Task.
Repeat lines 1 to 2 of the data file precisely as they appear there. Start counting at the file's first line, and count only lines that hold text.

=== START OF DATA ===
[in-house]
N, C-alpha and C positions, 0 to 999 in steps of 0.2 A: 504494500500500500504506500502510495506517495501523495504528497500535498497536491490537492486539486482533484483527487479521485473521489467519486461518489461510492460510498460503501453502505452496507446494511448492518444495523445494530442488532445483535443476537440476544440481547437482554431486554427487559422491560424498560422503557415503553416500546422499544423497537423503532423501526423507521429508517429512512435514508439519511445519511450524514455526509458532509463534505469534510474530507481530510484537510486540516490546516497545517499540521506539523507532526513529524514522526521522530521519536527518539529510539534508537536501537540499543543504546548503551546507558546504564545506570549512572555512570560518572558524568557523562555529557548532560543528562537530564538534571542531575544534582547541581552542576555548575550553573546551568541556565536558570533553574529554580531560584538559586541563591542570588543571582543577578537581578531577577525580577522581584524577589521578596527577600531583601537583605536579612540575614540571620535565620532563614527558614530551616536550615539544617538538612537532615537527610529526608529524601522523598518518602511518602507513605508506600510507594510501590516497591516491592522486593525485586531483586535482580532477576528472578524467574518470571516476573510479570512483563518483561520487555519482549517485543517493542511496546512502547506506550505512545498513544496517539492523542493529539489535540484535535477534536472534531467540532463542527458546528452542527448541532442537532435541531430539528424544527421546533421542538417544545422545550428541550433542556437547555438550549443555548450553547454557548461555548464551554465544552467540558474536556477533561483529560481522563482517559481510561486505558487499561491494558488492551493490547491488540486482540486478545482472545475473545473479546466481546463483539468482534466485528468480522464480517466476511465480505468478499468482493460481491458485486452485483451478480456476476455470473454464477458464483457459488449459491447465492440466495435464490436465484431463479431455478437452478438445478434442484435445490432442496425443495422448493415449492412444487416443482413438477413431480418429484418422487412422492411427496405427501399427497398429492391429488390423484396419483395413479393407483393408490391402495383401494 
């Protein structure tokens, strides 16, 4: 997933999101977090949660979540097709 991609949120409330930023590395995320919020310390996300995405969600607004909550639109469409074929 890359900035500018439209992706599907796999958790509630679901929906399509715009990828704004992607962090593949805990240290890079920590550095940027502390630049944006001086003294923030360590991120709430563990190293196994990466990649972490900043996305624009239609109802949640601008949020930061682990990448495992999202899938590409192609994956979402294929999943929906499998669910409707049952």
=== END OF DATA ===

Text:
[in-house]
N, C-alpha and C positions, 0 to 999 in steps of 0.2 A: 504494500500500500504506500502510495506517495501523495504528497500535498497536491490537492486539486482533484483527487479521485473521489467519486461518489461510492460510498460503501453502505452496507446494511448492518444495523445494530442488532445483535443476537440476544440481547437482554431486554427487559422491560424498560422503557415503553416500546422499544423497537423503532423501526423507521429508517429512512435514508439519511445519511450524514455526509458532509463534505469534510474530507481530510484537510486540516490546516497545517499540521506539523507532526513529524514522526521522530521519536527518539529510539534508537536501537540499543543504546548503551546507558546504564545506570549512572555512570560518572558524568557523562555529557548532560543528562537530564538534571542531575544534582547541581552542576555548575550553573546551568541556565536558570533553574529554580531560584538559586541563591542570588543571582543577578537581578531577577525580577522581584524577589521578596527577600531583601537583605536579612540575614540571620535565620532563614527558614530551616536550615539544617538538612537532615537527610529526608529524601522523598518518602511518602507513605508506600510507594510501590516497591516491592522486593525485586531483586535482580532477576528472578524467574518470571516476573510479570512483563518483561520487555519482549517485543517493542511496546512502547506506550505512545498513544496517539492523542493529539489535540484535535477534536472534531467540532463542527458546528452542527448541532442537532435541531430539528424544527421546533421542538417544545422545550428541550433542556437547555438550549443555548450553547454557548461555548464551554465544552467540558474536556477533561483529560481522563482517559481510561486505558487499561491494558488492551493490547491488540486482540486478545482472545475473545473479546466481546463483539468482534466485528468480522464480517466476511465480505468478499468482493460481491458485486452485483451478480456476476455470473454464477458464483457459488449459491447465492440466495435464490436465484431463479431455478437452478438445478434442484435445490432442496425443495422448493415449492412444487416443482413438477413431480418429484418422487412422492411427496405427501399427497398429492391429488390423484396419483395413479393407483393408490391402495383401494 